Holiday weekends before coronavirus were great times to get together with family and friends both at home and at vacation spots around the state – but that has changed and must continue to evolve in the wake of the pandemic, public-health officials and tourism experts agree.
Because Memorial Day was somewhat of a monetary bust for many tourism spots under quarantine, businesses were looking forward to Fourth of July in the short term and Labor Day in the long term for a financial boost. Now, some owners are opting to close, change or delay reopening some of their services as the Fourth of July looms.
Using data from its Daily Travel Index, travel data company Arrivalist is predicting that Americans will take 36.8 million road trips over the Fourth of July weekend, making Independence Day the biggest road trip event so far this year. Compared to the American Automobile Association’s (AAA) travel prediction last year, road trip travel will be down 11% from the 41.1 million travelers AAA predicted in 2019.
Much of the tourism industry is on a kind of pause, especially in terms of marketing this summer and likely into the fall, said Mark Canavan, executive creative director for Detroit-based Rebuild Group and a former “Pure Michigan” campaign creative lead.
“It’s not that (these businesses) don’t have something to say – they’re trying to figure out how to say it,” Canavan said. “We all have paid time off and vacation days, but no one is using them. You have 270 countries with lockdowns on travel. There are a lot of people with time on their hands but not a lot of places to go.”
But among all the bad news for the travel industry, there is hope. People generally want to take road trips, according to surveys, which bodes well for Michigan as a great day-trip and road-trip state, Canavan said.
A survey conducted by Morning Consult commissioned by the American Hotel & Lodging Association released Tuesday found that 44% of Americans are planning overnight vacation or leisure travel in 2020, with high interest in road trips, family events, and long weekends over the summer months. Encouragingly, 68% of these expectant travelers say they are likely to stay in a hotel in 2020.
“If there was ever a state perfect for social distancing, it could be Michigan,” Canavan said. “We have so many remote areas (and) hidden gems for people to enjoy.”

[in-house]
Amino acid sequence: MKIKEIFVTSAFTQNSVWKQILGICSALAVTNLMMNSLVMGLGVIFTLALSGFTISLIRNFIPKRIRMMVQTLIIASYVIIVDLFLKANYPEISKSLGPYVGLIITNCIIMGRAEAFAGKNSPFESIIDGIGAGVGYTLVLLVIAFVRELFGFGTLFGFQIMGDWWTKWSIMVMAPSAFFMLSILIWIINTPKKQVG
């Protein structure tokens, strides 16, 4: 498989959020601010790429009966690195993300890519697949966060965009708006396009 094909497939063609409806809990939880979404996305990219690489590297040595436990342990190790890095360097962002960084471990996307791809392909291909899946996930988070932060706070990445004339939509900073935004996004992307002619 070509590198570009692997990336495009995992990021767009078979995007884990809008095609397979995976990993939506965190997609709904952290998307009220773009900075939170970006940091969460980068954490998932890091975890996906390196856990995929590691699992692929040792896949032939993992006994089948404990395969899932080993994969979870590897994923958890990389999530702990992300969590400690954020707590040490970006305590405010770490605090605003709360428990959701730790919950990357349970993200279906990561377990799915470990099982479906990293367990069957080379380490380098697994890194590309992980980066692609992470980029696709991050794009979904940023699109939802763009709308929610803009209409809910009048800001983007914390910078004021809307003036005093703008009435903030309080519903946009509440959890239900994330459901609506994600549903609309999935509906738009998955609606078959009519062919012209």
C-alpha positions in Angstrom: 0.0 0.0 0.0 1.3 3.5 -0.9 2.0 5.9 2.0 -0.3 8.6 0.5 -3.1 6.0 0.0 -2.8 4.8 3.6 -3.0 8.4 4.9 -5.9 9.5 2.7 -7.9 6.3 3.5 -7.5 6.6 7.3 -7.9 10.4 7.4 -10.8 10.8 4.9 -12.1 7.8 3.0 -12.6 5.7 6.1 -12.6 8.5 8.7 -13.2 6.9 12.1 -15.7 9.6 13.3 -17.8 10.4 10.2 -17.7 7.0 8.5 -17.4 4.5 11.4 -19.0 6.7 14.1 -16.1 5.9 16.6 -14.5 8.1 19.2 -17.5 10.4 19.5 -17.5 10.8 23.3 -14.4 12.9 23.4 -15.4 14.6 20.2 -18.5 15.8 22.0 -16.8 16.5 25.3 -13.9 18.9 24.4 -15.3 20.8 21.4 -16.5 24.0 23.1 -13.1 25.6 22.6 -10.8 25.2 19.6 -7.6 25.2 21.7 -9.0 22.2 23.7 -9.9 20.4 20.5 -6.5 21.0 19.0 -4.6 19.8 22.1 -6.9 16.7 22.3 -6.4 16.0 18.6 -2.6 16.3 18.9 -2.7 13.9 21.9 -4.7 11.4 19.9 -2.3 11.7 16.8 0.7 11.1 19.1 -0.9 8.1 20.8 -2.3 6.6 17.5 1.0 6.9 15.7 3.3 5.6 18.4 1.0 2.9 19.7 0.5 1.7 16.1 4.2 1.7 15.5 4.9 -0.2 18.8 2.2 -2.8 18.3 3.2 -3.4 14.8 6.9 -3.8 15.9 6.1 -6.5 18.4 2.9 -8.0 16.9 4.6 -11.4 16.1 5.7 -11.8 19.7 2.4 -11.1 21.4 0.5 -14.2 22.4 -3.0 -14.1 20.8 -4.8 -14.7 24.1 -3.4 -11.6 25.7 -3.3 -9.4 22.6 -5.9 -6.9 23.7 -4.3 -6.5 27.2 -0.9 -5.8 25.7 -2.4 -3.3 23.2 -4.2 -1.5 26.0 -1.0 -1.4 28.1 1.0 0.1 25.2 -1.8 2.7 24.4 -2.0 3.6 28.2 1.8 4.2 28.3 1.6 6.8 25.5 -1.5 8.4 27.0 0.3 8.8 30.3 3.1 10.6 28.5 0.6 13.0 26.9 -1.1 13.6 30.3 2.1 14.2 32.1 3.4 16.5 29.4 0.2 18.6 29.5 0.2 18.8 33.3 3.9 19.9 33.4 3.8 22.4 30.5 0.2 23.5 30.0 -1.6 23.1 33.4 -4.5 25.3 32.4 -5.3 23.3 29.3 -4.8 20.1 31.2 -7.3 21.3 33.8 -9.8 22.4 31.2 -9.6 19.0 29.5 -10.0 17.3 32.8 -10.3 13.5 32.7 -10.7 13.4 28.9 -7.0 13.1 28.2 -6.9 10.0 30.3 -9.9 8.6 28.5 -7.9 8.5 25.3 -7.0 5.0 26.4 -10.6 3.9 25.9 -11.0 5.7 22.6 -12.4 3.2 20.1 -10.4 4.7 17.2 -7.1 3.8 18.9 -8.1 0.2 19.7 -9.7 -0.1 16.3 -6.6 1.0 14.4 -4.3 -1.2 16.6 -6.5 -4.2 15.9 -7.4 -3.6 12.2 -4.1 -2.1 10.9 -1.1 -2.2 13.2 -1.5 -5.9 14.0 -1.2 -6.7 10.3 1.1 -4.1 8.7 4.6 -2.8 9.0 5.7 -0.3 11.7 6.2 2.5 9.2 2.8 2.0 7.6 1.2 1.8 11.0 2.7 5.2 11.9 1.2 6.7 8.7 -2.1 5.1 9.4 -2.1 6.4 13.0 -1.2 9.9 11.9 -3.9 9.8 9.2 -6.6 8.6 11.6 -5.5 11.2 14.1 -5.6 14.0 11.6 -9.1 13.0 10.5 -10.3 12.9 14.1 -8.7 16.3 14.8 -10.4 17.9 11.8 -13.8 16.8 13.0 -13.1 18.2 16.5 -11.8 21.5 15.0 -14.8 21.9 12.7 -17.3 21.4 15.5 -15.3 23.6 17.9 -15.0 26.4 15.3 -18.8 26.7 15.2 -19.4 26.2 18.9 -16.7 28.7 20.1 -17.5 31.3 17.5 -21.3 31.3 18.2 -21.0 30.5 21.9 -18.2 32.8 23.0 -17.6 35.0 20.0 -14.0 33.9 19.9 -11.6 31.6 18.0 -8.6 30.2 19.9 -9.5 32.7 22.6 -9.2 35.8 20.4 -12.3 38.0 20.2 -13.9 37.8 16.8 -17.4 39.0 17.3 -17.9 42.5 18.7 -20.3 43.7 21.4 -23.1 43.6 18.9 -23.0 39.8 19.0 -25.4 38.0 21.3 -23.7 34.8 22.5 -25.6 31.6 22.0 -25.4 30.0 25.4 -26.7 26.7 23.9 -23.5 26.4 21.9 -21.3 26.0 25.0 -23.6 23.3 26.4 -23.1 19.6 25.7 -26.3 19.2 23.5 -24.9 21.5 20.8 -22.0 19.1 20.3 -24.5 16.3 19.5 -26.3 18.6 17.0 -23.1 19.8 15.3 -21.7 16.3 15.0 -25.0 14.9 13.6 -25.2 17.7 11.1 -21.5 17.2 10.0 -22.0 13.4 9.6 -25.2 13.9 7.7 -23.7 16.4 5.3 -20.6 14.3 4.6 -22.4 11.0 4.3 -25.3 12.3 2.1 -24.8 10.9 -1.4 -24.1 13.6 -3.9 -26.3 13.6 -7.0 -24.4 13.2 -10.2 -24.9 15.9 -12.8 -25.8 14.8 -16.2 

Pandemic hot spots
The bad news is that the pandemic, despite the easing of the quarantine and reopening of many industries, is still spreading and causing challenges for businesses of all kinds. Hospitality and travel are among those seeing the most issues.
For example, places such as Mexican Fiesta in Dearborn Heights said on social media this week it would close its dine-in service because of customer incidents where people were rude to servers. In another post, Ye Olde Tap Room in Detroit said Wednesday it will close “until the situation improves” with coronavirus hot spots popping up around its Detroit/Grosse Pointe Park location, noting “this is necessary for the absolute safety of patrons and staff.”
There also were closures of restaurants across Michigan in recent weeks such as Grey Ghost in Detroit and Butcher’s Union and the B.O.B. in Grand Rapids because a staff member reported testing positive for coronavirus. These restaurants all reported they would undergo massive cleanings and new safety and health protocol reviews before reopening.
Medical experts are encouraging residents who do travel or head out to eat to wear masks and follow the six-feet rule when it comes to social distancing. In a statement, Bobby Mukkamala, MD, president of the Michigan State Medical Society, urged residents about the continued need to wear masks in public and practice social distancing over the 4th of July holiday weekend.
“With a picture perfect, Pure Michigan weekend predicted, it’s easy to forget we’re still living through a global pandemic. COVID-19 is still very much a threat here in Michigan and around the country, and the best chance we have to prevent its spread is to continue practicing good social distancing habits. Please, wear a mask in public, practice good handwashing habits and have a safe holiday weekend.”
Those who do reopen this week are taking new approaches to their business in hopes of not only adapting to these new rules but to appeal to customers. In Novi, the Renaissance Baronette Detroit-Novi Hotel and its Toasted Oak Grill & Market re-opened Wednesday with a new menu, sustainability protocols and hope for the summer months.
The Baronette said it will open one floor to welcome back guests while Toasted Oak reopened for dinner service with a new menu. Chef Ken Miller said he created a newly written limited dinner menu to keep food waste to a minimum and the restaurant has started a composting program to complement their waste reduction initiative.
During the coronavirus closure, Chef Ken and Ferris Anthony, Toasted Oak’s Director of Food and Beverage spent a lot of time focusing on sustainable practices at their homes. Chef Ken and Ferris both built gardens at their homes and practice composting on a regular basis. They spent a lot of time gardening, foraging, and volunteering at local farms that Toasted Oak uses for produce. The restaurant’s new dinner menu dinner also features a write up about Maple Creek Farm, the property they volunteered at most often during quarantine.
Toasted Oak is following all CDC and MRLA guidelines for reopening the restaurant. As a result, all guests will need to maintain six-foot distance from each other and the restaurant will require guests to wear masks when not seated at their table. Plexiglass has been placed at Toasted Oak’s bar rail and host stand. It has also been installed at the front desk of the hotel. Additionally, all staff front of house and back of house are required to wear face masks at all times. Toasted Oak will offer outdoor seating on the restaurant’s patio as well as the hotel courtyard.